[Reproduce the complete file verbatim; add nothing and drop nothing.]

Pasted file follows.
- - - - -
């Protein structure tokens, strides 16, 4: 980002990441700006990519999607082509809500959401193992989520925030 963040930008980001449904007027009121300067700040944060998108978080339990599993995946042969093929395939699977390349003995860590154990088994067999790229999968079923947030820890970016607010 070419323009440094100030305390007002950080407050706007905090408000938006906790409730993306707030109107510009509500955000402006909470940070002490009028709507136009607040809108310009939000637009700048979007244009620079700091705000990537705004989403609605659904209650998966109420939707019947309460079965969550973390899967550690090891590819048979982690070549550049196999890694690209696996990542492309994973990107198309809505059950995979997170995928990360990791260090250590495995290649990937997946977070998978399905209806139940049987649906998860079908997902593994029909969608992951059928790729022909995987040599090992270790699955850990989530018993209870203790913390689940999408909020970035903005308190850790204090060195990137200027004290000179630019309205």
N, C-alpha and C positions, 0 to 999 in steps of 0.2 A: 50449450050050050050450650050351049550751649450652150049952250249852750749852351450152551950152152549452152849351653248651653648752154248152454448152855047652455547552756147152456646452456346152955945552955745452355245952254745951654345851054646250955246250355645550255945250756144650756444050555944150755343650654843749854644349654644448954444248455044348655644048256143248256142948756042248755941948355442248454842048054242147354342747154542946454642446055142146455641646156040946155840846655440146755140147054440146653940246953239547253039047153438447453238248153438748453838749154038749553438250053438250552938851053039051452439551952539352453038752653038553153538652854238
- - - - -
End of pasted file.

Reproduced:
């Protein structure tokens, strides 16, 4: 980002990441700006990519999607082509809500959401193992989520925030 963040930008980001449904007027009121300067700040944060998108978080339990599993995946042969093929395939699977390349003995860590154990088994067999790229999968079923947030820890970016607010 070419323009440094100030305390007002950080407050706007905090408000938006906790409730993306707030109107510009509500955000402006909470940070002490009028709507136009607040809108310009939000637009700048979007244009620079700091705000990537705004989403609605659904209650998966109420939707019947309460079965969550973390899967550690090891590819048979982690070549550049196999890694690209696996990542492309994973990107198309809505059950995979997170995928990360990791260090250590495995290649990937997946977070998978399905209806139940049987649906998860079908997902593994029909969608992951059928790729022909995987040599090992270790699955850990989530018993209870203790913390689940999408909020970035903005308190850790204090060195990137200027004290000179630019309205």
N, C-alpha and C positions, 0 to 999 in steps of 0.2 A: 50449450050050050050450650050351049550751649450652150049952250249852750749852351450152551950152152549452152849351653248651653648752154248152454448152855047652455547552756147152456646452456346152955945552955745452355245952254745951654345851054646250955246250355645550255945250756144650756444050555944150755343650654843749854644349654644448954444248455044348655644048256143248256142948756042248755941948355442248454842048054242147354342747154542946454642446055142146455641646156040946155840846655440146755140147054440146653940246953239547253039047153438447453238248153438748453838749154038749553438250053438250552938851053039051452439551952539352453038752653038553153538652854238